SANTA CLARA, Calif. -- Gordy Soltau was a Navy Seal before the Seals were known by that name, graduating with the first class of frogmen during World War II. He was also one of the San Francisco 49ers' finest players during their first years as an NFL franchise, and for that the organization honored him Tuesday.
Soltau, a receiver and kicker who once scored 26 points in a game against the rival Los Angeles Rams, said he was "excited and thrilled and surprised" upon learning the team was enshrining him in the Edward J. DeBartolo, Sr., 49ers Hall of Fame.
Soltau, 87, recounted in detail memorable moments from a playing career that ran from 1950 to 1958. He was a three-time Pro Bowl choice and three-time All-Pro selection back when top players earned $200 a game, with most collecting more like $25 or $40. Some teams were barely surviving financially. There were no lucrative TV contracts.
Soltau recalled playing six or seven exhibition games in a year with no pay. One season, the 49ers traveled four days by train from Oakland to Syracuse for an exhibition against the Pittsburgh Steelers, stopping for "a few exercises" along the way. Quarterback Frankie Albert hatched a plan to net $25 per man from owner Tony Morabito.
"During the pregame meal, we're sitting in the hotel," Soltau said. "Frank had a pretty good relationship with the owner and he said, 'Tony, I’ve decided, the team has decided that we’re going to bet you $25 a man that we’ll score on the first time we have the ball."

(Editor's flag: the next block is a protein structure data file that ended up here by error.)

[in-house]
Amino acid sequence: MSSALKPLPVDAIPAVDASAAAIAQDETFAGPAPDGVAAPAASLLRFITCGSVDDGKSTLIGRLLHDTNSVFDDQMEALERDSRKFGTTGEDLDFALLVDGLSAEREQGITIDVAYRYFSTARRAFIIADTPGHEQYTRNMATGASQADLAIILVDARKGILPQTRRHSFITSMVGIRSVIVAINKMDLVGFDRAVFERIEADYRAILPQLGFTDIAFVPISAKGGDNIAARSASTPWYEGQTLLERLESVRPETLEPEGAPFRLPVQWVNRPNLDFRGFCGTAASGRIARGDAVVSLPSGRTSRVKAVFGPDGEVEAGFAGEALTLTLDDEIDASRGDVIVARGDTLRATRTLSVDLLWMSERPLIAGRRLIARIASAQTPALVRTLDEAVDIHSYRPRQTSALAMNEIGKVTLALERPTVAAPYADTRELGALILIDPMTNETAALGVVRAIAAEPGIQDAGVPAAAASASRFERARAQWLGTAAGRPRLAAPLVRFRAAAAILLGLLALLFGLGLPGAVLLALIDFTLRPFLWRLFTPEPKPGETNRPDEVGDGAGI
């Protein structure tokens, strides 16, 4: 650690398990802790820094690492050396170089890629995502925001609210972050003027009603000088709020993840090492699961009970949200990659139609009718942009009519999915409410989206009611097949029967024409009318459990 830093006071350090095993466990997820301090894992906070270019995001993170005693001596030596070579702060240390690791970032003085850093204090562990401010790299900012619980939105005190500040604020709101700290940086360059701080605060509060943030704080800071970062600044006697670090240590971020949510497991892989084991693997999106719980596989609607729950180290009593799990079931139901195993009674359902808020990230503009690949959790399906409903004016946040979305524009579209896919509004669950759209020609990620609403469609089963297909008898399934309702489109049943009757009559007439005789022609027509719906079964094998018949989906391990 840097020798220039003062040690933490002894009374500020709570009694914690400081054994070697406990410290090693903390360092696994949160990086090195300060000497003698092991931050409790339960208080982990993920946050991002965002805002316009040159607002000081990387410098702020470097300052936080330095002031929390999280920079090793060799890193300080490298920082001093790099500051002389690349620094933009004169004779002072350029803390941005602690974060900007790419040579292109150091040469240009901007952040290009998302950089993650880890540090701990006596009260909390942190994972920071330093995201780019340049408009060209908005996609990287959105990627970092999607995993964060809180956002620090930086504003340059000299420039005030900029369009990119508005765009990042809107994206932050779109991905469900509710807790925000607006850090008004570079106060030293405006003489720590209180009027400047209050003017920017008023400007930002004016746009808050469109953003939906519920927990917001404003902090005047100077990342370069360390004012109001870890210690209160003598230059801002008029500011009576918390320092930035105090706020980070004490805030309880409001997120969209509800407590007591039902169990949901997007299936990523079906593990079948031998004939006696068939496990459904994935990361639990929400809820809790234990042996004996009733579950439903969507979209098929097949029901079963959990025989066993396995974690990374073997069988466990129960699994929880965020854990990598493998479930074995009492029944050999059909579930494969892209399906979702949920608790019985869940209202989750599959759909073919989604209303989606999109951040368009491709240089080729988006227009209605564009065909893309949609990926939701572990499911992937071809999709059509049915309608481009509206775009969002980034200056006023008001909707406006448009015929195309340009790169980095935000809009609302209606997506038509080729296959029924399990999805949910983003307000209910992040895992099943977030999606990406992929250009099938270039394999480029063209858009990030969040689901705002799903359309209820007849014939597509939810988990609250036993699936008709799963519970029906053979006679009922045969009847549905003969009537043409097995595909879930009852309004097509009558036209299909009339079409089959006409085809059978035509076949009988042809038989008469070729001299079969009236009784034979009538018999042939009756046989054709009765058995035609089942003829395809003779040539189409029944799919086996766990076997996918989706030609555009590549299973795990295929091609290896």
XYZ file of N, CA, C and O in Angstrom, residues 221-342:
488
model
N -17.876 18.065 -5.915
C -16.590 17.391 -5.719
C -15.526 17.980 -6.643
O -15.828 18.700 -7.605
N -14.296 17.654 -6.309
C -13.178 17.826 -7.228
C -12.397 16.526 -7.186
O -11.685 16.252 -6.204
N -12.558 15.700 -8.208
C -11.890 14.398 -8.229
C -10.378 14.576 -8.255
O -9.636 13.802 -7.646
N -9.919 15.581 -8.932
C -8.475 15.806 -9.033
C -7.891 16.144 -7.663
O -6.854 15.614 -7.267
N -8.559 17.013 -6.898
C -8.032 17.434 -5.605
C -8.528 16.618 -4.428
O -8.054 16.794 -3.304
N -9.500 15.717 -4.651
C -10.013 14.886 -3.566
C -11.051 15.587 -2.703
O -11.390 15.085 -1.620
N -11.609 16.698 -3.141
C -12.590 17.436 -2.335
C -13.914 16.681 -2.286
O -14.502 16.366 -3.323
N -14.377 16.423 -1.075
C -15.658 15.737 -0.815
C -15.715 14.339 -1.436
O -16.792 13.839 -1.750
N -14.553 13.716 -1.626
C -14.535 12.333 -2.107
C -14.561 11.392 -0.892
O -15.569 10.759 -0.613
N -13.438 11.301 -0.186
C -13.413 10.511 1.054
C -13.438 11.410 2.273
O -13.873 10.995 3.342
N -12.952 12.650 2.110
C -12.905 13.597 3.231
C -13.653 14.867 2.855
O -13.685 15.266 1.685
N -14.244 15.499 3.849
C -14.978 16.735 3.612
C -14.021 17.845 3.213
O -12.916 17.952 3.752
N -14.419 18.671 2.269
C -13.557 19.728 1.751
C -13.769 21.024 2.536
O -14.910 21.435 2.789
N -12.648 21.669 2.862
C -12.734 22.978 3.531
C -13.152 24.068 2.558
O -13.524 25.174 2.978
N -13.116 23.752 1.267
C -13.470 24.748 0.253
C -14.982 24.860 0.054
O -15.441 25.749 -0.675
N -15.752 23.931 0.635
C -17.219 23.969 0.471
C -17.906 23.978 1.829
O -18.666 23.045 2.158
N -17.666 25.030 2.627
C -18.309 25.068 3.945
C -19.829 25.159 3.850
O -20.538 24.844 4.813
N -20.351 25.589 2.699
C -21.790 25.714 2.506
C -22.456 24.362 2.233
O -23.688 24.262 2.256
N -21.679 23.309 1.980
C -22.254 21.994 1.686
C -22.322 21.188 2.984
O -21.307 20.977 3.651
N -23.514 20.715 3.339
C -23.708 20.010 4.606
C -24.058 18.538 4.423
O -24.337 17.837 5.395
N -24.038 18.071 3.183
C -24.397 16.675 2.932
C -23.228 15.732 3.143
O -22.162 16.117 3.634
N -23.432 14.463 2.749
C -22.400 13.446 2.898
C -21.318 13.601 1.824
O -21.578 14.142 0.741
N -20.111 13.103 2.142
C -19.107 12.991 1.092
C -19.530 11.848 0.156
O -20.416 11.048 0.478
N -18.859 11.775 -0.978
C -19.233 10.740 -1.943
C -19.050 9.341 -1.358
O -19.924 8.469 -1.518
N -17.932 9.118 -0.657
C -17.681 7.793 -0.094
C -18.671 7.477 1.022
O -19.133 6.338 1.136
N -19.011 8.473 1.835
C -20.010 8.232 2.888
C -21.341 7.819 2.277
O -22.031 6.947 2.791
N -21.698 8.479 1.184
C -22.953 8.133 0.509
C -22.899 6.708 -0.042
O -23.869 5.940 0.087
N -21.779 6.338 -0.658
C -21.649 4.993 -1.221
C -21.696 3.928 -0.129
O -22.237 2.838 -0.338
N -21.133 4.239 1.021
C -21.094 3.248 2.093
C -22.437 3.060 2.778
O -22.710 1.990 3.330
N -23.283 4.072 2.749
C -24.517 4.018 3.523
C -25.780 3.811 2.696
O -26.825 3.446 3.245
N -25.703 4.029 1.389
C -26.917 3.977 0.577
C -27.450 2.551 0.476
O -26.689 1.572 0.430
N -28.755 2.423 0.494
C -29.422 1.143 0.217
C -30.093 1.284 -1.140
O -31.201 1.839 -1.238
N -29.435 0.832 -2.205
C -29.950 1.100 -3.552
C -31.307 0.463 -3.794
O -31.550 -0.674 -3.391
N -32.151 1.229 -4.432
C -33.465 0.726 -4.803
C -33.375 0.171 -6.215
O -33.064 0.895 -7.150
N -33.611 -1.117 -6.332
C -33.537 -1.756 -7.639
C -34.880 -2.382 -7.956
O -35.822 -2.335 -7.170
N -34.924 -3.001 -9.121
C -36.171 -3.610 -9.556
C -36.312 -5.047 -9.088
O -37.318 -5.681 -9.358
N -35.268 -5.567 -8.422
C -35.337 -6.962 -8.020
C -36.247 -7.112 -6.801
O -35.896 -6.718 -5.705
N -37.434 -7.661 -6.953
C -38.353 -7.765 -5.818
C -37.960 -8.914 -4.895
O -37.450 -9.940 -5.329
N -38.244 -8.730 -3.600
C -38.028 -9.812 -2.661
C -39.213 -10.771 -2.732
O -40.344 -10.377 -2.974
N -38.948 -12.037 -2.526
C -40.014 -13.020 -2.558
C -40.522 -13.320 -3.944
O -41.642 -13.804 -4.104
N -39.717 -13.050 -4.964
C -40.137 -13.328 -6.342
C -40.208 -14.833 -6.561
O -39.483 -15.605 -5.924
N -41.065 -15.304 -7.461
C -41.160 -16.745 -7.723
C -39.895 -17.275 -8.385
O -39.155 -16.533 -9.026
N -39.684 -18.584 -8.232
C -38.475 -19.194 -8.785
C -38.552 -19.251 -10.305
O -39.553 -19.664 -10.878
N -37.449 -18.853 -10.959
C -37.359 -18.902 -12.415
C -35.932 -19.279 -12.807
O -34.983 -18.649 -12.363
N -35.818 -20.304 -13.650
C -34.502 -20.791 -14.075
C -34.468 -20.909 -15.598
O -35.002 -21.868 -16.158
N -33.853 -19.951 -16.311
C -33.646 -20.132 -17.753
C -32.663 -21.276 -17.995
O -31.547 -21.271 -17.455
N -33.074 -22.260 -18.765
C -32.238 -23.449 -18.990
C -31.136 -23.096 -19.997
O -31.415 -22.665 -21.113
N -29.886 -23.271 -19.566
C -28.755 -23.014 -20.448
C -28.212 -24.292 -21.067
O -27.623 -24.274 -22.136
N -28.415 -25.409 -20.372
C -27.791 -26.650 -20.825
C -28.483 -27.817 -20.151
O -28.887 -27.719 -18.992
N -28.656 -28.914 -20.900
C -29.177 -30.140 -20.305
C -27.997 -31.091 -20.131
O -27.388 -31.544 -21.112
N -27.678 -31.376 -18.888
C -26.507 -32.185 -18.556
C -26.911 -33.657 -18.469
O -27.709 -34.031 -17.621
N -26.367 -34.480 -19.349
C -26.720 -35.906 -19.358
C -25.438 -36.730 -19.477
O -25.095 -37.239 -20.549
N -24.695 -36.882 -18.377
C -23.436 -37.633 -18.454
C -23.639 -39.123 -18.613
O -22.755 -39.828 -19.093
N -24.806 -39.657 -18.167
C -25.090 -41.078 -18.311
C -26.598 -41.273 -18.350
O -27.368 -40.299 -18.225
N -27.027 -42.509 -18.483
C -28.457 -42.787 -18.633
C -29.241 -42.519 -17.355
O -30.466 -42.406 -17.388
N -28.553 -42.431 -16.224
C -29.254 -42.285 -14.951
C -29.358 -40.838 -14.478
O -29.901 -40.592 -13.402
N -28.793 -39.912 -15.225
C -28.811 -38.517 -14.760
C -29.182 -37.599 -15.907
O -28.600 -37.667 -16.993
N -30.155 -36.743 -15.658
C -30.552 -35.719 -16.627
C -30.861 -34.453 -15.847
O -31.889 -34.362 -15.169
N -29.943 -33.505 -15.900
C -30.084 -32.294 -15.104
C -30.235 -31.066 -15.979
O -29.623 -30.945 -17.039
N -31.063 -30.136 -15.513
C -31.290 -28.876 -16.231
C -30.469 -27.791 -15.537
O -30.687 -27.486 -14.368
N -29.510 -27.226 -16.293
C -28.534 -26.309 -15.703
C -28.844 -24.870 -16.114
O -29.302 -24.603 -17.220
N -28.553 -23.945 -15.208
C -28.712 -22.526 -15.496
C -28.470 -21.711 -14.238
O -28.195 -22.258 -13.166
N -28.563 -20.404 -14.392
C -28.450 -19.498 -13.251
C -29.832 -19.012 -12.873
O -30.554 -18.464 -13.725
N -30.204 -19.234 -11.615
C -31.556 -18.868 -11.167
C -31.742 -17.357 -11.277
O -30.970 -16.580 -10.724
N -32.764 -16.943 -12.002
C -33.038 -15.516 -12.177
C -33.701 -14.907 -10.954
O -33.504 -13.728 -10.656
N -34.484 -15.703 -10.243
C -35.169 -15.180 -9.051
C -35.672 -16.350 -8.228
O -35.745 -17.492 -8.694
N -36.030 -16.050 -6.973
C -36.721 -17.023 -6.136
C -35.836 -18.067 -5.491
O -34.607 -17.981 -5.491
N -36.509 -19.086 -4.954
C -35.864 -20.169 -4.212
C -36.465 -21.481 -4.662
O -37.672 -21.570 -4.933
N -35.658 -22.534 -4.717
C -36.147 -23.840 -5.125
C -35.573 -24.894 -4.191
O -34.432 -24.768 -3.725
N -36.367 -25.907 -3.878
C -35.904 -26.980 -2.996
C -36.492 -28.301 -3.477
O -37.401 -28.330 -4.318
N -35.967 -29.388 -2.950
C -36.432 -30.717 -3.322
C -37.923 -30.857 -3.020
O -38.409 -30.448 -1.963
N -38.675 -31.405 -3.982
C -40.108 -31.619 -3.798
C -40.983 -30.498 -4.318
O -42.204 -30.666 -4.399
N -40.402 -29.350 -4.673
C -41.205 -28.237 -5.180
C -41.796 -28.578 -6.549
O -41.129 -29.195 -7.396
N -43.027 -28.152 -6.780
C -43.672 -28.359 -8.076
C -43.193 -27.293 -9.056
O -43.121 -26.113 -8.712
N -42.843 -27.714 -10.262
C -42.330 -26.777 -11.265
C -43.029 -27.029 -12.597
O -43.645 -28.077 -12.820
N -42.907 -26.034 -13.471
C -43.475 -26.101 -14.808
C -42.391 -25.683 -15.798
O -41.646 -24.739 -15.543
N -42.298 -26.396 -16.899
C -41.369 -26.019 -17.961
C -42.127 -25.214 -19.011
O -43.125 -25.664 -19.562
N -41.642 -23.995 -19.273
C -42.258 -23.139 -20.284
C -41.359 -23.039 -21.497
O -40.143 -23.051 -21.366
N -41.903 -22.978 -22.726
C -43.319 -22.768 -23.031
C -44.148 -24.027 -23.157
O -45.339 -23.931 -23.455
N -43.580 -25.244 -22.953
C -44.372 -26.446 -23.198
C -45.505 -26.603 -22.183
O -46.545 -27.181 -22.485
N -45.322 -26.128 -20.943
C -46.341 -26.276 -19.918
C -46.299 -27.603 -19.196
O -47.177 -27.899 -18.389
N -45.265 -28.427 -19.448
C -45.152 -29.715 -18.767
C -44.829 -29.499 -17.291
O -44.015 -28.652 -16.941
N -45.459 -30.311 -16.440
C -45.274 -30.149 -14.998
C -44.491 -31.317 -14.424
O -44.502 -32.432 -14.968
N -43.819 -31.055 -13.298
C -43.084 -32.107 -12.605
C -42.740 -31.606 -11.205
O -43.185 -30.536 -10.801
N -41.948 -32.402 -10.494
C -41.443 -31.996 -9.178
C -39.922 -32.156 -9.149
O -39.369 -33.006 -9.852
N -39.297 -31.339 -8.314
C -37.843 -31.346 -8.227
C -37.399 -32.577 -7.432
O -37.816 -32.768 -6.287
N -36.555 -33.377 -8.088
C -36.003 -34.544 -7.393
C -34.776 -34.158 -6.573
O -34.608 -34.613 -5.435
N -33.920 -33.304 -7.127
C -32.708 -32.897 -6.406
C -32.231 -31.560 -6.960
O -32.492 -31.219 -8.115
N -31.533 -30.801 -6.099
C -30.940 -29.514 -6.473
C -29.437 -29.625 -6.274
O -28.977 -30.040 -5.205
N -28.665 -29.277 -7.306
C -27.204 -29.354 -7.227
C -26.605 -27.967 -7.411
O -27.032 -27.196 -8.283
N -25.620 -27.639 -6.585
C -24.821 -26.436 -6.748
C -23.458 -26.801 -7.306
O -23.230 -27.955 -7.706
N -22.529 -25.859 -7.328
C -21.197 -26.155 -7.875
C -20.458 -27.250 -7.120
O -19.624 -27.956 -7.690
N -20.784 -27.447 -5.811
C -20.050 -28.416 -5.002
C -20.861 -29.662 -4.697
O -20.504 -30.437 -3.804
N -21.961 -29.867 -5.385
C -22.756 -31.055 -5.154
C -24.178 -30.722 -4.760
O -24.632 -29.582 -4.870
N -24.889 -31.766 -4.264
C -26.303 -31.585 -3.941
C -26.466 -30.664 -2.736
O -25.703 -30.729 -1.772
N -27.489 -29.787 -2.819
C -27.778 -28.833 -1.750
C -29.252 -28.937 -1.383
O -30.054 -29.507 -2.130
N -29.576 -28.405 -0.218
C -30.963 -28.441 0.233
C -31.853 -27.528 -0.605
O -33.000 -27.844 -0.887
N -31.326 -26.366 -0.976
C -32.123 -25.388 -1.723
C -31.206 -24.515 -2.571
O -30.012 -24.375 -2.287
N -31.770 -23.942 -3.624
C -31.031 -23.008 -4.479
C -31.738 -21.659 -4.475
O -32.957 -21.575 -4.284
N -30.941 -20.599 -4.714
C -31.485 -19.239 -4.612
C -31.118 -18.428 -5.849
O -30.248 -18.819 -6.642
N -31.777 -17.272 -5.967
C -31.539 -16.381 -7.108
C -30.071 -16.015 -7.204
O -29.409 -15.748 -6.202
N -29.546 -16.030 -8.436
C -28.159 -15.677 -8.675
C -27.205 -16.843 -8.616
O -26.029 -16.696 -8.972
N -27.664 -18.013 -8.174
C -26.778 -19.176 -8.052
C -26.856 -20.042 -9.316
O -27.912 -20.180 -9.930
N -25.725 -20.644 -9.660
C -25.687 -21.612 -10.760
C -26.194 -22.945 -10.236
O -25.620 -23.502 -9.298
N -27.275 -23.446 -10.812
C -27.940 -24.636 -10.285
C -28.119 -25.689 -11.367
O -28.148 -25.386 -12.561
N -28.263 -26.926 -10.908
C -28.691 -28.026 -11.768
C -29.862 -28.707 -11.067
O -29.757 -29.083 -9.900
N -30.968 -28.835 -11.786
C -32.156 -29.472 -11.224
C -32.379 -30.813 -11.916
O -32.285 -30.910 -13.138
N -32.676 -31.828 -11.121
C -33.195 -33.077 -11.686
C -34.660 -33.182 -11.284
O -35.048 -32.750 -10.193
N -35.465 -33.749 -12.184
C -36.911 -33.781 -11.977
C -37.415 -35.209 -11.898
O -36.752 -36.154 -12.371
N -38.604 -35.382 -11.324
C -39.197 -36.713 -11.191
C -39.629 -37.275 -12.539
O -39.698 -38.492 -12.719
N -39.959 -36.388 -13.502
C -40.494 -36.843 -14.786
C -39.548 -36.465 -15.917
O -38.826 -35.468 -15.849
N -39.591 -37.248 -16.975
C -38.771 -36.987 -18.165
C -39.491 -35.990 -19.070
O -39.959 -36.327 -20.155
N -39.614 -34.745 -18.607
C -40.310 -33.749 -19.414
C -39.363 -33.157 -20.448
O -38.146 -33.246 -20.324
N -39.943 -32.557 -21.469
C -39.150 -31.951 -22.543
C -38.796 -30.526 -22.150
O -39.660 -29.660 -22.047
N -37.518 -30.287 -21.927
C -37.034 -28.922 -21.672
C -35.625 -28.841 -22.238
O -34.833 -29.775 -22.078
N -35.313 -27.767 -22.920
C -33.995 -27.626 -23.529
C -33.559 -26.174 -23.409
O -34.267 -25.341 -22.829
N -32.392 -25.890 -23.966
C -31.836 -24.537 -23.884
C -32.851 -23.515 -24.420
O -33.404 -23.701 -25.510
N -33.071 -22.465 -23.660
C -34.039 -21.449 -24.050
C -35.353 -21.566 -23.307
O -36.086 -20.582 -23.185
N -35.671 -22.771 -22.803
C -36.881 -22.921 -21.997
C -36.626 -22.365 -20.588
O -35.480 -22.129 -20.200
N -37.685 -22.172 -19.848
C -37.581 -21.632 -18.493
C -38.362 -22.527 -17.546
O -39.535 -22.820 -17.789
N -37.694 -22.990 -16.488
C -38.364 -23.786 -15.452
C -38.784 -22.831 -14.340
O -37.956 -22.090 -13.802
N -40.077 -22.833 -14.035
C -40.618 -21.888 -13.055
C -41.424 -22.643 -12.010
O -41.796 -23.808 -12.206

Players looked around at one another, wondering where they'd come up with the money if they failed to score.
"Anyway, they kicked off to us and we had it on the 20-yard line and we ran a sweep to the right and I think we knocked down every Pittsburgh Steeler three or four times and had an 80-yard run for a touchdown," Soltau said. "Frankie Albert stood in front of the press box and said, 'OK, Tony, get the money out.' "
Morabito paid the players.
The game was changing as Soltau's career wound down in the late 1950s. Pete Rozelle took over as commissioner, forging TV contracts that tacked on zeroes to NFL paychecks. Soltau earned the maximum $10,000 in 1958, his final season. He then transitioned into a 45-year career with a printing company, becoming vice president of sales.
"There was not a lot of thought about money," Soltau said. "You played because you wanted to play and make the team. You didn’t want to get cut and sent home."